Bulletin board: (n) a board for displaying notices.
I’m a little timid to make this confession–partly because it expresses a weakness that I’m not sure other people share, and also there’s always a danger that when you’re vulnerable, someone will come along and feel it’s their responsibility to “teach you something.”
But taking that risk, I will tell you that bulletin boards scare me.
Not in the sense of being terrified, but rather, a bewildering, perplexing aggravation that comes over my soul whenever I stand, facing one, and see literally hundreds of messages piled on top of each other, vying for my attention. They begin to swirl together, forming some sort of mysterious stew in mid-stir.
I try to focus on one bicycle for sale, or announcement for an upcoming meeting of the Progressive Optimists of America, but my eyes are distracted and suddenly, my mind begins to believe that all optimistic people own bicycles–and have lost a daughter. And a dog. And a red umbrella.
Immediately aware that none of it makes sense, I’m bewitched by the messaging that keeps leaping from this bulletin board into my eyes to gain attention.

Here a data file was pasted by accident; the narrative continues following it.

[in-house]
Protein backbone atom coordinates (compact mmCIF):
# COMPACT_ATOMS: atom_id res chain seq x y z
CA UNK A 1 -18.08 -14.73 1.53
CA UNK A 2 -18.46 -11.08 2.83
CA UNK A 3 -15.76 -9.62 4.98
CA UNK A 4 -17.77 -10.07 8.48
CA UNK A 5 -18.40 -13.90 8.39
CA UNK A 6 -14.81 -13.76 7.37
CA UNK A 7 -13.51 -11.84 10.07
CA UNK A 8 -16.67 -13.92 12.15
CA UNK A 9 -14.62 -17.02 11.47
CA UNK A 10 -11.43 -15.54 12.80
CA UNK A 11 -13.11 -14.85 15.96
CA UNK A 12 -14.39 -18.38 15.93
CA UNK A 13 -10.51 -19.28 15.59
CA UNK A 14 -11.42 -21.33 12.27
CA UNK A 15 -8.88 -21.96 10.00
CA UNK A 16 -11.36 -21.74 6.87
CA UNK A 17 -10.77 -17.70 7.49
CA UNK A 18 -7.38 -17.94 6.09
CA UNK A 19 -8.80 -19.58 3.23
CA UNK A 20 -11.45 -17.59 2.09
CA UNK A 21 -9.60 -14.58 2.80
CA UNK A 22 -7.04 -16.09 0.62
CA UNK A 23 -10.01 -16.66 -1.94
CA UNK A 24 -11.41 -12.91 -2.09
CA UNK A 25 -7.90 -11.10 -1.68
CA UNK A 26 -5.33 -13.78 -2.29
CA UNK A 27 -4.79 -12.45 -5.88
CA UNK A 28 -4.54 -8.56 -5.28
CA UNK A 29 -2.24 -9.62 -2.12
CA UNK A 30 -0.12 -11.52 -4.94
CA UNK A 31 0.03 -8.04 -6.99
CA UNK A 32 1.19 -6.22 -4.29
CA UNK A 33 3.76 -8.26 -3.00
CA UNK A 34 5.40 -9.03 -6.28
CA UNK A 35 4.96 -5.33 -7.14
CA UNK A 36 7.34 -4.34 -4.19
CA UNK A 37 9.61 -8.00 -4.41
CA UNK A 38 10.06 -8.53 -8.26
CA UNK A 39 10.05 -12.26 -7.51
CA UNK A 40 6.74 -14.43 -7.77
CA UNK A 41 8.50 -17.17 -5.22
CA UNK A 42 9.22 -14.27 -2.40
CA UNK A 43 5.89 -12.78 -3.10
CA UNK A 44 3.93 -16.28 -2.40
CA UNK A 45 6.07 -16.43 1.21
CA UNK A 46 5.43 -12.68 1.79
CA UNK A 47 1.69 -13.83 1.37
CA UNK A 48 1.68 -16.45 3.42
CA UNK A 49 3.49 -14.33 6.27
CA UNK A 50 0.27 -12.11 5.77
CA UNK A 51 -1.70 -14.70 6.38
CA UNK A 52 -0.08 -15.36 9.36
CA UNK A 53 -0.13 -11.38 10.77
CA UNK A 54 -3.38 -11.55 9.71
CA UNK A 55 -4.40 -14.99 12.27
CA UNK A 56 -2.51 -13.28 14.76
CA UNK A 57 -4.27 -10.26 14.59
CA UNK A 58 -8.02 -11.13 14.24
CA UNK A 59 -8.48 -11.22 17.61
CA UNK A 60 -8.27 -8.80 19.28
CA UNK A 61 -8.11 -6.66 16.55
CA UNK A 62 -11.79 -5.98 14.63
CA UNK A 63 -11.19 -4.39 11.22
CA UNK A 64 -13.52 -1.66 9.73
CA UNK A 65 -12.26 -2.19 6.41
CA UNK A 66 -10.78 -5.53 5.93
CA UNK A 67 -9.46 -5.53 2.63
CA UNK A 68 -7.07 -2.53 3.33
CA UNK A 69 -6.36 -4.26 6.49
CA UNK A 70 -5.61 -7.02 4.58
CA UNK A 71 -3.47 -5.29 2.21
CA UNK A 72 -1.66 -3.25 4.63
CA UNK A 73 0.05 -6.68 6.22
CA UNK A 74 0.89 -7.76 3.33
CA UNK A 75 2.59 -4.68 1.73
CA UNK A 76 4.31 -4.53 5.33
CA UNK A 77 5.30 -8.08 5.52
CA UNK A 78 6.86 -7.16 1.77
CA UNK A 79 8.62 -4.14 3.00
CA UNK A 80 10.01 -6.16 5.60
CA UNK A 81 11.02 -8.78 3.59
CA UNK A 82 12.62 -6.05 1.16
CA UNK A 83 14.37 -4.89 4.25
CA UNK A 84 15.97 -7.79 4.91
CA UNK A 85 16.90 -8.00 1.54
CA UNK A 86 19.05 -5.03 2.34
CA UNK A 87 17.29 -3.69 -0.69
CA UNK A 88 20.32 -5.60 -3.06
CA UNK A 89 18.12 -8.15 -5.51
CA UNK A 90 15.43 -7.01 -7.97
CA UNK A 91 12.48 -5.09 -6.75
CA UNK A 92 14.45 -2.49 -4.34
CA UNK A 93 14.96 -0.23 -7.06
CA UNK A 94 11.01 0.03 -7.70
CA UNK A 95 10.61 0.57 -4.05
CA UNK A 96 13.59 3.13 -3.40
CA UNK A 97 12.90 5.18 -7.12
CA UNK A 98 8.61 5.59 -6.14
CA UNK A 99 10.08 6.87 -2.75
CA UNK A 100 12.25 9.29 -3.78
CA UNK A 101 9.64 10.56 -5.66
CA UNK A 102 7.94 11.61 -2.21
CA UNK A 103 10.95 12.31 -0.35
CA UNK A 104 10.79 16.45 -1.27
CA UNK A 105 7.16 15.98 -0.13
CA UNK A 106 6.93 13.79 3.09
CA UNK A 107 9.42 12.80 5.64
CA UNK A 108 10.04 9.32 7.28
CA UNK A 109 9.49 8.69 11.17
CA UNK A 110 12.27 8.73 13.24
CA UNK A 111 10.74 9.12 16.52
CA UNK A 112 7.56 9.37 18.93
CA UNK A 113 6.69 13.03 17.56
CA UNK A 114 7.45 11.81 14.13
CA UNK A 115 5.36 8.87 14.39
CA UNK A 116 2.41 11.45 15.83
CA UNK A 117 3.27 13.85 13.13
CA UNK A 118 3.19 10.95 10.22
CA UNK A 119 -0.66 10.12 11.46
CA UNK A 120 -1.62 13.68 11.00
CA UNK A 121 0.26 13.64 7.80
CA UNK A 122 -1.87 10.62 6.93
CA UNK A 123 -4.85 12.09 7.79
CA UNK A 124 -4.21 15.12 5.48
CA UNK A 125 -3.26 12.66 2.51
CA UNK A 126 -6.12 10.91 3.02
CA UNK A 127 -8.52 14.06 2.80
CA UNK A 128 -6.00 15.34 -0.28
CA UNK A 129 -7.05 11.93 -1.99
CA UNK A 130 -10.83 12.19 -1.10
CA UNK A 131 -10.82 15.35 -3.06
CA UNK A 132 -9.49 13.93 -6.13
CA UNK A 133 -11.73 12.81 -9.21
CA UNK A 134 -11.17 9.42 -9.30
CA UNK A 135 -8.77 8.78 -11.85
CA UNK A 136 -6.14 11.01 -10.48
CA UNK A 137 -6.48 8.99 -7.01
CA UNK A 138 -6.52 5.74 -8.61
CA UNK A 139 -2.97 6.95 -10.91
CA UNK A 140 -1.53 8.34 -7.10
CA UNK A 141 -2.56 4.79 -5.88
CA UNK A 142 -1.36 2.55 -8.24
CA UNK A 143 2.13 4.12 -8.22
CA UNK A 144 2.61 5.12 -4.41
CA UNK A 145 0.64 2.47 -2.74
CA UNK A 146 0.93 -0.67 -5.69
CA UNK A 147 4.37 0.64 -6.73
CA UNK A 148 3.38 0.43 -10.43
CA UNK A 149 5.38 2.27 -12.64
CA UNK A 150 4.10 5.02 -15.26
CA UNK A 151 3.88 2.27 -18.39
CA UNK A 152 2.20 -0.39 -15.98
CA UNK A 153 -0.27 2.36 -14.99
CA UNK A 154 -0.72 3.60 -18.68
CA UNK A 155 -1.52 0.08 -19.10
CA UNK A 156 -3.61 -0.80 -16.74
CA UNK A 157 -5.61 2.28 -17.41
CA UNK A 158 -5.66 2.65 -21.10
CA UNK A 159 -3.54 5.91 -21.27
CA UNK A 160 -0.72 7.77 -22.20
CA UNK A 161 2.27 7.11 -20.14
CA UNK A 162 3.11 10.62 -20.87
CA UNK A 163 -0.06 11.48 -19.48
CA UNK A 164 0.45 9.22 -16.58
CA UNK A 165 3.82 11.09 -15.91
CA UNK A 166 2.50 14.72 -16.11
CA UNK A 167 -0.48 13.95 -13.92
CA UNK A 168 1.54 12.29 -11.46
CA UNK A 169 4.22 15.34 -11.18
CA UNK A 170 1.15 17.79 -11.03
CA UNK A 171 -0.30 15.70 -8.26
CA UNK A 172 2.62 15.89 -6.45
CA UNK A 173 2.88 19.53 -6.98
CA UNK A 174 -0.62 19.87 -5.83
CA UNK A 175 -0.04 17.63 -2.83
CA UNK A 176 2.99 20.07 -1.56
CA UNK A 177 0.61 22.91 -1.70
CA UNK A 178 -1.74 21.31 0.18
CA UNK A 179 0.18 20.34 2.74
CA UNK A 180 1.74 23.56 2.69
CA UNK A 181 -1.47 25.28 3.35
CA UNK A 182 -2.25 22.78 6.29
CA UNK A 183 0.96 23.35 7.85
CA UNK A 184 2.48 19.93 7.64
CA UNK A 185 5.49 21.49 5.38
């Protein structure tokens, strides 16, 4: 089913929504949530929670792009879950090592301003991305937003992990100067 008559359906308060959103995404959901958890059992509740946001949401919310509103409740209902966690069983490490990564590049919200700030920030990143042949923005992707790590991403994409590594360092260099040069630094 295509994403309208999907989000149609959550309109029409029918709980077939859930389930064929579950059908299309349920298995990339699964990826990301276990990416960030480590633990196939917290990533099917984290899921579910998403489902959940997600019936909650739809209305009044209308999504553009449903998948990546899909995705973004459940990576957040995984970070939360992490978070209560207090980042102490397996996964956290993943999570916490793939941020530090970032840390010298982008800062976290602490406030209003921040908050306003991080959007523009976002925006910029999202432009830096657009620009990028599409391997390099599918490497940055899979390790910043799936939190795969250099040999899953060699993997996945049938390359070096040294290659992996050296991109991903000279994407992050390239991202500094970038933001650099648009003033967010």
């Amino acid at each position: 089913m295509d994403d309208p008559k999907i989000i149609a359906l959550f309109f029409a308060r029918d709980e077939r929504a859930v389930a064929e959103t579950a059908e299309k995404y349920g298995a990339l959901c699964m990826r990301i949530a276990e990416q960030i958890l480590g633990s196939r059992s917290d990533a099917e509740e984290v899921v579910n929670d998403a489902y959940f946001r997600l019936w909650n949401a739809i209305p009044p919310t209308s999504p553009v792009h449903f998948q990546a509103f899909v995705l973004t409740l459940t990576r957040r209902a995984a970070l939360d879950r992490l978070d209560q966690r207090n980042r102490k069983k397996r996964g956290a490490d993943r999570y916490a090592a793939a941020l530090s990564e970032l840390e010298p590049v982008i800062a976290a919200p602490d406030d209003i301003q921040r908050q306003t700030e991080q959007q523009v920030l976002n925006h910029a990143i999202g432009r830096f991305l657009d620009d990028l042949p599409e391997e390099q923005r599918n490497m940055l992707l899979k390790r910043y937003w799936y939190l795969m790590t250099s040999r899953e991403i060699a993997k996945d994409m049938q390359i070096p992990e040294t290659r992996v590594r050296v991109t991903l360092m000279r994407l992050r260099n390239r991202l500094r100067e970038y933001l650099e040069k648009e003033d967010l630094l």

Does someone in a little country church really think I am going to come to their revival just because a tiny portion of their flier peeps through underneath the announcement of a new yoga class?
I’m sorry. Bulletin boards are spawned from some dark consciousness, where obsession and oblivion merge together in printed form to attack me and make me believe that I’m stupid because I’m not voting for the candidate whose poster has been most recently pinned over the top of all other competitors.
Bulletin boards are the most inefficient way to convey any message.
I’m wondering if someone in Congress came up with the idea.